Description

CROSS-REFERENCE TO OTHER APPLICATIONS

This application claims the benefit of U.S. Patent Provisional Application No. 62/297,345, filed Feb. 19, 2016, which is incorporated herein by reference.

FIELD OF THE DISCLOSURE

The disclosure is generally directed at X-ray imaging and, more specifically, to a system and method for a flat panel X-ray imager.

BACKGROUND OF THE DISCLOSURE

Several radiography diagnostic and screening techniques depend on the visualization of small objects having a high attenuation coefficient embedded in a cluttered soft-tissue environment. These include, but are not limited, coronary angiography (where a contrast agent is added to blood vessels in the heart to assess cardiovascular diseases) and calcification detection in chest radiography (where the benignity of pulmonary nodules is characterized by its calcium content). Enhancing the detectability of these objects is, therefore, very desirable.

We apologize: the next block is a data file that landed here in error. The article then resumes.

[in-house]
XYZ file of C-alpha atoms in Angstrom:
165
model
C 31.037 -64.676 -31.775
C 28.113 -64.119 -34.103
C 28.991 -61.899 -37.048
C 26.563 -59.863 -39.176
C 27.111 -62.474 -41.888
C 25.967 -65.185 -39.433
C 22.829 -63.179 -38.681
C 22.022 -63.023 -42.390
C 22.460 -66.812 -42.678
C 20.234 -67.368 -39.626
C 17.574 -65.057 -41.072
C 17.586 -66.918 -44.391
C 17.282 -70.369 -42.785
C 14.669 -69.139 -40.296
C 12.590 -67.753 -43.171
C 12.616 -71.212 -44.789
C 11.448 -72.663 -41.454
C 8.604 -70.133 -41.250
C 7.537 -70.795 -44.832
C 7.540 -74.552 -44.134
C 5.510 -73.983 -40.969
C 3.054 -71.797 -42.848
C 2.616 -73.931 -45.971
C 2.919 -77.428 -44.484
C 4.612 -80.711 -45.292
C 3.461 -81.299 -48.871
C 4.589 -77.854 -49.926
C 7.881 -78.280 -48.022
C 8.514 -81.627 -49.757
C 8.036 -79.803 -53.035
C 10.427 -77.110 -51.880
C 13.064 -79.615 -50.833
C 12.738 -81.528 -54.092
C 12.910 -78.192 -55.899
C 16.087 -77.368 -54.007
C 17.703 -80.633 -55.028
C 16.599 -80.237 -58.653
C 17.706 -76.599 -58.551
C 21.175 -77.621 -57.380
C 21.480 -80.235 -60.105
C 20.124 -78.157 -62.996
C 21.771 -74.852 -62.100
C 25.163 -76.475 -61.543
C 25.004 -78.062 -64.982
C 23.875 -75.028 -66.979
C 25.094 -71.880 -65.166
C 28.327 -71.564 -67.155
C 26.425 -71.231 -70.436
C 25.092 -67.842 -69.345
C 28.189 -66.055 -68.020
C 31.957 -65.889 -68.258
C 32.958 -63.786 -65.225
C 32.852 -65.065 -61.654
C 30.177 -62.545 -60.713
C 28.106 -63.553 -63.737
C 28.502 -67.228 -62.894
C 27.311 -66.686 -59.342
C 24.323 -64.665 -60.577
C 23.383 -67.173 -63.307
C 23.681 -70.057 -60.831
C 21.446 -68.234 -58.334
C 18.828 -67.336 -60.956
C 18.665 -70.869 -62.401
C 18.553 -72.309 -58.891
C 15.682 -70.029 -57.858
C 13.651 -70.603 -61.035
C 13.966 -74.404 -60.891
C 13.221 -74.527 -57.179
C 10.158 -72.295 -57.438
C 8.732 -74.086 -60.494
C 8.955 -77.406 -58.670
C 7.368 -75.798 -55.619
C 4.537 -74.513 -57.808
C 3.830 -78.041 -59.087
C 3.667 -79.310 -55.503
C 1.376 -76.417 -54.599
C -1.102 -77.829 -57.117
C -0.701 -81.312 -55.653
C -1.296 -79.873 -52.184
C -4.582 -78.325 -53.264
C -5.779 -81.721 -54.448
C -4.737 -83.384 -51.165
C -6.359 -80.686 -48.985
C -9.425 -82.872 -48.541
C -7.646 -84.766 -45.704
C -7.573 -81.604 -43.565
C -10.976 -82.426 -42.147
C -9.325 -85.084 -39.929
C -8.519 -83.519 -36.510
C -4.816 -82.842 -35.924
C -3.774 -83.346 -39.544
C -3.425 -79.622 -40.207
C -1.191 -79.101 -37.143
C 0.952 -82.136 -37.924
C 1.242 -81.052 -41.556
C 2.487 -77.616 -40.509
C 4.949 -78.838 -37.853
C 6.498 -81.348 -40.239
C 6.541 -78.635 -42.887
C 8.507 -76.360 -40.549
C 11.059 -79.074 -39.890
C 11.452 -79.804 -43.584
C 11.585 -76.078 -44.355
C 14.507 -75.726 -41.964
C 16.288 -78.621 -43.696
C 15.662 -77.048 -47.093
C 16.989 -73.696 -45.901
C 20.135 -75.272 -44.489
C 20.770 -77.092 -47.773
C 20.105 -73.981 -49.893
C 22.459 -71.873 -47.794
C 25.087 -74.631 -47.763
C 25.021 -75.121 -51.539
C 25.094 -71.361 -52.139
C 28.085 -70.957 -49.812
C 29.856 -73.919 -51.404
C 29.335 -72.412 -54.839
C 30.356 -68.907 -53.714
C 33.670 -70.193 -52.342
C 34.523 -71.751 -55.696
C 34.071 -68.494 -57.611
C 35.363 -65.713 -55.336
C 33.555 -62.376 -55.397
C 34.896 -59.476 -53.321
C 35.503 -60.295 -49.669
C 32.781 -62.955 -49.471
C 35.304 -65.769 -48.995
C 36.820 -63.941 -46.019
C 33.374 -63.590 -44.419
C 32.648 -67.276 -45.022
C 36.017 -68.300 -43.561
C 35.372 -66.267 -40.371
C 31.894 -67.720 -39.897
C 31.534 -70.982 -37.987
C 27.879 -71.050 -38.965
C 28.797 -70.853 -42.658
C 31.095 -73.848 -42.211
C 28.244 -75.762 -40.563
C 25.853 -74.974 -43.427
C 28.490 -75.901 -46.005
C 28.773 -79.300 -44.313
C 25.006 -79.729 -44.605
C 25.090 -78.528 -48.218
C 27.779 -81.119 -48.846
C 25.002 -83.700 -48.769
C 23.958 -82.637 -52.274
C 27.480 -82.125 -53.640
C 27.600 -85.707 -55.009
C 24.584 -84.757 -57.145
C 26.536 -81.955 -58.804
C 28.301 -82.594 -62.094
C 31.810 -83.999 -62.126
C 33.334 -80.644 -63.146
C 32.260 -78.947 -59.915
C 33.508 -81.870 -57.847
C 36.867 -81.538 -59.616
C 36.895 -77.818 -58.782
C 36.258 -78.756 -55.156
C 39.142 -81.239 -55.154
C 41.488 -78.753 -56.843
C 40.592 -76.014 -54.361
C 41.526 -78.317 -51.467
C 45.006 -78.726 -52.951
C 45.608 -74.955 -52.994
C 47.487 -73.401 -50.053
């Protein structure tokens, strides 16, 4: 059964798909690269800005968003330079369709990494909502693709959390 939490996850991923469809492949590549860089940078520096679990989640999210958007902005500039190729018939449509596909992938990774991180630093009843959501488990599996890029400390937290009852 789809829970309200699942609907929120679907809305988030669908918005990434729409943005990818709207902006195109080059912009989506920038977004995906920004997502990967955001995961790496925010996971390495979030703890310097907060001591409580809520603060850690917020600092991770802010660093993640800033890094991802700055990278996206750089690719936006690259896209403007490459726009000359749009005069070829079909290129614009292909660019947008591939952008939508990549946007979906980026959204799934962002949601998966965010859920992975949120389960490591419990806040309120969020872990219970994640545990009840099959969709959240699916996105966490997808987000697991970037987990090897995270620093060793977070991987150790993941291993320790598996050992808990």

A technique that has long been proposed to achieve this is that of dual-energy (DE) subtraction imaging, which exploits the different energy-dependence of the X-ray attenuation coefficient of different tissue types to remove the soft-tissue component from the radiographic image and hence enhance visualization of the objects of interest.

DE systems work by obtaining one low-energy and one high-energy image, and performing a weighted subtraction to combine them into a final image (for display) in which the cluttered soft-tissue structure has been removed.